The inherent snag here lies in the nature of existence as a living being. What is life if not continual change? What are you, if not the manifestation of your actions; your decisions? There is a very human tendency to shift responsibility off of ourselves, and cast it elsewhere . Not only does this ease our minds, but it also ensures that our place in the social group is unchallenged. As a species, we have survived by the transmission of wisdom from one generation to the next. In some respects, casting off accepted knowledge is bad for society, and can prove hazardous to individuals if they are perceived as a threat to the group dynamic. So, from the relative safety of the lumpy nest, we shout into the wind about the injustice that confines us to its drafty depths. Venturing further afield, we cry, would require time, and funds, and appropriate weather conditions, none of which have been gifted to us in order to do so . It paints a veneer of confidence on our fear, and, we grimly reason, it is circumstance alone which thwarts our freedom and dictates our choices.
These are the falsehoods we peddle to ourselves, absolving and rationalizing lack of action, even when we are at least vaguely aware that greater things await somewhere off in the violet dusk of distance. To varying degrees, we allow those who surround us to make decisions on our behalf . The majority can’t possibly be wrong, can it? Such is the nature of residence in a social culture. Perhaps the latest incarnation of footwear is particularly hideous, and unfriendly to our arches, but we suffer in the name of fashion. Or, in a more malevolent example, we passively allow the mistreatment of our fellow humans at the hands of another, if a faction has in some way ruled their behavior unacceptably incongruent with the norm . There is a biological basis for this, of course, as the well-being of the group must be prioritized over the individual who has gone against the grain and placed themselves in a sticky situation. But we are also a species that, in many ways, defy our basest inclinations . Despite what we may believe, as we observe injustice, peering through twigs and feathers at the world, inaction is a choice all its own, but has more in common with death than life .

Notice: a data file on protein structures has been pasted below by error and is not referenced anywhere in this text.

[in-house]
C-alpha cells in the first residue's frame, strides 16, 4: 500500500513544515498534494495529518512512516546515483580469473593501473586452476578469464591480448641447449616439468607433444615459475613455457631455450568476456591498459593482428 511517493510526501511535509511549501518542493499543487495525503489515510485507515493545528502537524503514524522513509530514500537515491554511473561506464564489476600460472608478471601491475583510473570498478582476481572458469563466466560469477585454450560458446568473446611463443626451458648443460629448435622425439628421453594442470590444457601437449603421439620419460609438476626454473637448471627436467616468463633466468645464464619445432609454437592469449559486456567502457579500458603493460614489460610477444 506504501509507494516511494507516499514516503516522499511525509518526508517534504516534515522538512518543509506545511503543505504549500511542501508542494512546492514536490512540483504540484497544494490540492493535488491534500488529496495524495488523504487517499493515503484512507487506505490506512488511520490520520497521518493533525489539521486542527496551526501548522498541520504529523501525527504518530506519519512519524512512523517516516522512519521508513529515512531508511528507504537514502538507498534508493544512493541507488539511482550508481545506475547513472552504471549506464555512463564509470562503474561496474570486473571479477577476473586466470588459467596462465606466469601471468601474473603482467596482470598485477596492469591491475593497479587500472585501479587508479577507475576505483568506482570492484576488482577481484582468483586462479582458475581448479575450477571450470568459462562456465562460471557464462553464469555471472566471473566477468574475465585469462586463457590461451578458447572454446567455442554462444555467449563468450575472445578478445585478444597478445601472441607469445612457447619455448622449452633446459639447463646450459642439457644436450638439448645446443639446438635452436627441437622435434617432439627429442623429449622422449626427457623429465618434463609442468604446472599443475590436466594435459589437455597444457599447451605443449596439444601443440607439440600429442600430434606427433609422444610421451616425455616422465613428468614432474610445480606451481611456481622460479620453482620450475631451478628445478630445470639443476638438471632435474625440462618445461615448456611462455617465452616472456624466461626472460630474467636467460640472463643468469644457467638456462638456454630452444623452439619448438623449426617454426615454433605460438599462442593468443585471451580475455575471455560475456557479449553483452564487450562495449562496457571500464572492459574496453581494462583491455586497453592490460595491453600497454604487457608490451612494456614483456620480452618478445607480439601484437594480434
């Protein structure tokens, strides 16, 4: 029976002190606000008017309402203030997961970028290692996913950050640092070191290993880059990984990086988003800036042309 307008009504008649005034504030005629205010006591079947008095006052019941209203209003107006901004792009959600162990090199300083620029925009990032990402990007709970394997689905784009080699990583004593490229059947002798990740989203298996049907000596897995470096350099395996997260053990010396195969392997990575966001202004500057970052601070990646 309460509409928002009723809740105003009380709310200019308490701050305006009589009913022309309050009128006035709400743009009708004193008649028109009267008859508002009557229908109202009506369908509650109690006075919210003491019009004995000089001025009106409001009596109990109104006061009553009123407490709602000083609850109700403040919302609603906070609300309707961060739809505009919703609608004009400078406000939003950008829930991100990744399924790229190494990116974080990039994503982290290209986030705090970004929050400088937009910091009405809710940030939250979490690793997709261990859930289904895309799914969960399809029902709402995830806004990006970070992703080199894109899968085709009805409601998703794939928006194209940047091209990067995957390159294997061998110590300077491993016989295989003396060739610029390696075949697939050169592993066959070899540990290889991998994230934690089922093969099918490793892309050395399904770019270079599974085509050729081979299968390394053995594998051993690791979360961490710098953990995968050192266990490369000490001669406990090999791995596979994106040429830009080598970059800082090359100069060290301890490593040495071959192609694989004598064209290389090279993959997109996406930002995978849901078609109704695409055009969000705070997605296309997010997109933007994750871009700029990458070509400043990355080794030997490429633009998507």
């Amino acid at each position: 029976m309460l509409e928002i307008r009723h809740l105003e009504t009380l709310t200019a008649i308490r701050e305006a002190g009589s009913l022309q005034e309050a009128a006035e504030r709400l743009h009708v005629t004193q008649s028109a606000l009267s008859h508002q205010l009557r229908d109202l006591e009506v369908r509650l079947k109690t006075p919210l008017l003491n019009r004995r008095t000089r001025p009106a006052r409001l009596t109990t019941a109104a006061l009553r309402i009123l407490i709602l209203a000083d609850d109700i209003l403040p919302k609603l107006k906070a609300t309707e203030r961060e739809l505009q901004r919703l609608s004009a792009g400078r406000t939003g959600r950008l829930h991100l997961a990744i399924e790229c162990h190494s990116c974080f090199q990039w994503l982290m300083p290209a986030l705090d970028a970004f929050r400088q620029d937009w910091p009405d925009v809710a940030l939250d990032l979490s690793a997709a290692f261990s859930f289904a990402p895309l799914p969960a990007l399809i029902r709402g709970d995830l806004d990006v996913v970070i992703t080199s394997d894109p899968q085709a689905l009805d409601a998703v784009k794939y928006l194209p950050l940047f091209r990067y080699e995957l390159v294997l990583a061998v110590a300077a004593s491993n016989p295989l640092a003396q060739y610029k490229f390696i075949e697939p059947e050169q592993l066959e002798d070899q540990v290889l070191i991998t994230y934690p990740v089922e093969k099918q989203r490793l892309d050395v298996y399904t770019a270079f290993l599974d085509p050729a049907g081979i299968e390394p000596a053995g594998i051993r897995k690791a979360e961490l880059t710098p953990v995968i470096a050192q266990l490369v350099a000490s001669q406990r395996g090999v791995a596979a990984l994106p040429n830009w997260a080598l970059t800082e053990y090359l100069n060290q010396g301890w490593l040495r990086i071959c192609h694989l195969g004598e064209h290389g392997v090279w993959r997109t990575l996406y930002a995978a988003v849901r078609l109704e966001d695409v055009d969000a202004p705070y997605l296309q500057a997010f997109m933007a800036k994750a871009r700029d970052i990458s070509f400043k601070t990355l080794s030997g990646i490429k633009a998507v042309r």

This is not to suggest that all opportunity for change should be viewed as positive and/or imperative. Some conscious inertia, that is, an examined choice to remain stable, is necessary to maintain the integrity of the self. As we waft about in the skies, reveling in our freedom, some caution is needed to prevent being blown clear into another hemisphere. Navigation is accomplished with knowledge of a fixed point or two, guiding our forays, lending us stability and legitimacy in life. Our ability to assess situations and utilize knowledge of patterns and experience serves us well in terms of making decisions that bring about change or actively reject it .
“Nothing is so painful to the human mind as a great and sudden change.”
The things that keep us paralyzed, mired in unsatisfactory situations, are many. But, distilled down, it is security and the perception of comfort. It’s the safety of concealment from the elements, predators and prying eyes, for ourselves and often, more importantly, our family. We project an uneasy authority onto the literal and figurative covers we huddle beneath, wary of the world. To consider this and remain is valid. But we would assert, dear friends, that the active decision is superior to passivity.
We have been born into an incredible world. Full of wonder and opportunity, winds on which to sail. Before digging in and stubbornly clinging to present circumstance, some careful consideration is in order. Perhaps, just perhaps, a new version of “normal” will hold pleasures and blissful contentment previously unfathomed. Perhaps, just a short flight away, is the chance to transcend survival and thrive.